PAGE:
Time for an industry metric to assess clinical trial diversity

It is time for the pharmaceutical industry to make a significant step toward health equity by adopting a standardized industry metric to assess clinical trial diversity.

Racial and ethnic minorities now make up over 42% of the U.S. population. However, the statistics are alarming when we look at corresponding racial and ethnic representation in clinical trials. According to Clinical Research Pathways, only 5% of clinical trial participants are Black, despite being 13.4% of the U.S population. The statistics are even worse for Hispanic/Latino people who make up 18.1% of the population but only 1% of clinical trial participants.

The lack of racial and ethnic diversity in clinical trials has risen to the forefront of many health equity discussions, sparked by the culmination of COVID and the racial justice movement. In addition, the FDA has given pharma repeated notice that the lack of diversity in clinical trials represents a significant health concern. The agency has started making examples by not granting FDA drug approval for trials without adequate racial and ethnic representation.  

Almost every major pharmaceutical company, including GSK, Merck, AstraZeneca, Sanofi, Roche, AbbVie, Johnson & Johnson, Pfizer, Novartis, Bristol-Myers Squibb, has placed increased emphasis on the inclusion of racial and ethnic populations in their clinical trials. However, there has not been an organized effort by the pharmaceutical industry to standardize how we assess the actual empirical outcomes of clinical trial diversity efforts.  

Benefits of a Standardized Industry Metric for Clinical Trial Diversity

A familiar adage says, “what gets measured gets done.” Establishing a standardized metric to measure racial and ethnic clinical trial diversity provides several benefits. A standardized metric is a necessary step to benchmark the current state of the industry. It helps answer the question, “how are we performing today compared to 5 years ago?” A standardized industry metric allows us to take a closer look at the major pharmaceutical companies that sponsor most drugs we consume. How well are they performing in terms of diversity and inclusion in their sponsored clinical trials? We would have a tool to systematically categorize, compare, and even rank major pharma companies according to an empirical assessment of their clinical trial diversity and inclusion.

We might find that certain pharmaceutical companies perform extremely well or extremely poorly with certain racial and ethnic populations (e.g., Blacks compared to Asians). We might see that pharmaceutical companies with drugs that target diseases with a higher prevalence in certain racial and ethnic populations (e.g., diabetes, cancer, asthma) have historically underrepresented the populations they should have oversampled.

The benefits of a standardized industry metric for clinical trial diversity extend to consumers and patients as well. Savvy consumers and patients are increasingly evaluating the safety and efficacy of the drugs they are prescribed. What if a Black woman with diabetes had a way to increase her confidence that the company making her insulin drug ranked high in ensuring their drugs worked for the same for Black populations. In a crowded insulin drug market, a high clinical trial diversity ranking that produces greater consumer confidence, particularly within communities of color, would prove a competitive advantage for a pharma company.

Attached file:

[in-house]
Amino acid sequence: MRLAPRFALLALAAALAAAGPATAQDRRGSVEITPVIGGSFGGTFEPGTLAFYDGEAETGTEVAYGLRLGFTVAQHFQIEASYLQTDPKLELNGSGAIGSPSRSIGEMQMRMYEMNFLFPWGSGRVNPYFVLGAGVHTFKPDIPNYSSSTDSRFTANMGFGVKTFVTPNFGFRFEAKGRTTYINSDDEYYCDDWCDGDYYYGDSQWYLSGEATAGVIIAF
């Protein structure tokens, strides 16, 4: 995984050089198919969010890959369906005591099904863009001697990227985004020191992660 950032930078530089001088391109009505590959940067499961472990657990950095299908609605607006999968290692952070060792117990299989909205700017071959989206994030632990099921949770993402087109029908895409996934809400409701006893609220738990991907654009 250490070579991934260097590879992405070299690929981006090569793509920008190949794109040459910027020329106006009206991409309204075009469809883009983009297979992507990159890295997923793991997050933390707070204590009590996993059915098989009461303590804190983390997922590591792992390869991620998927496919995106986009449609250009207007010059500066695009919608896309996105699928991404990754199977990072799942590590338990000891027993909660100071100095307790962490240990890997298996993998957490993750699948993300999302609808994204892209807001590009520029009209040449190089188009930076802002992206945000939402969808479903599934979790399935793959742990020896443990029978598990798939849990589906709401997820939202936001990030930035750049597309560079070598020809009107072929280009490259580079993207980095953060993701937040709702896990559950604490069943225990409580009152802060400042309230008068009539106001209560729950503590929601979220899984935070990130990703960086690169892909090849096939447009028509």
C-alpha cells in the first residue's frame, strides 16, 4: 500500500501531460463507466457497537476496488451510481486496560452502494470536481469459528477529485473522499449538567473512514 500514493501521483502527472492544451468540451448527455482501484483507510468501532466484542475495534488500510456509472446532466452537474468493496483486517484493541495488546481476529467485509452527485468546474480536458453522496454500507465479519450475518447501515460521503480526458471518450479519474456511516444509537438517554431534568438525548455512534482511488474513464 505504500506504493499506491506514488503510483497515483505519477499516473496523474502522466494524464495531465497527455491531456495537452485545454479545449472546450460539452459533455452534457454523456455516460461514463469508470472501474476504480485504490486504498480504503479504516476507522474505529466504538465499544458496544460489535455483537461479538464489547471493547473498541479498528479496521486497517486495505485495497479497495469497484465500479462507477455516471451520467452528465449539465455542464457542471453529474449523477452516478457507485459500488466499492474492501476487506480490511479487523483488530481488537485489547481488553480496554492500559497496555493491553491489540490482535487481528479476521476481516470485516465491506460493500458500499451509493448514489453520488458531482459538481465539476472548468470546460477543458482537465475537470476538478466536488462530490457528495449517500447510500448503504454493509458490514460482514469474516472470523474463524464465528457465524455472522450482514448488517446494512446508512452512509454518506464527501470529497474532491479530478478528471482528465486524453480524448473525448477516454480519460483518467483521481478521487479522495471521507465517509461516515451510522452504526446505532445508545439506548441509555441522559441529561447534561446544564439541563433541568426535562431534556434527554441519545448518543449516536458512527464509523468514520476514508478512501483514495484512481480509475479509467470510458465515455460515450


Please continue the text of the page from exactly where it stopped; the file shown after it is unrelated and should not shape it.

Computing a Standardized Industry Metric for Clinical Trial Diversity

How might such a standardized metric be developed? A straightforward approach may be easier than we think. The FDA Drug Trials Snapshots program began in 2015 as part of an overall FDA effort to make demographic data more available and transparent. Drug Trials Snapshots provide concise information about the racial and ethnic mix of those who participated in the clinical trials that supported the FDA approval.

  1. Export the racial and ethnic clinical trial participant data from each drug’s product page
  2. Index the racial and ethnic clinical trial participant data against U.S. Census racial and ethnic population data
  3. Adjust the index for disease states with different prevalence across racial and ethnic populations. For example, certain cancers and cardiovascular diseases have a higher prevalence in Blacks, so we would expect to see a higher number of Blacks in participant data for these drug trials
  4. Compute a standardized metric for each drug based on the adjusted index
  5. Generate a Clinical Trial Diversity Score for each pharmaceutical company based on a composite of the company’s sponsored drug metrics.
  6. Make the Clinical Trial Diversity Score and associated data publicly available

The Time is Now

Standardized industry metrics are all around us. The airline industry measures on-time departures and arrivals. The healthcare industry measures patient satisfaction. Metrics create a way to establish benchmarks, assess performance, and make critical adjustments. They provide an opportunity to evaluate performance across companies within the same industry. They also provide stakeholders with a clear way to assess how well companies are performing on the key areas that matter the most. It is time for the pharmaceutical industry to make a significant step toward health equity by adopting a standardized industry metric to assess clinical trial diversity.


About Acclinate™

Acclinate™ is a Birmingham-based, digital health company helping pharmaceutical companies and healthcare organizations access and engage communities of color so research is more inclusive.

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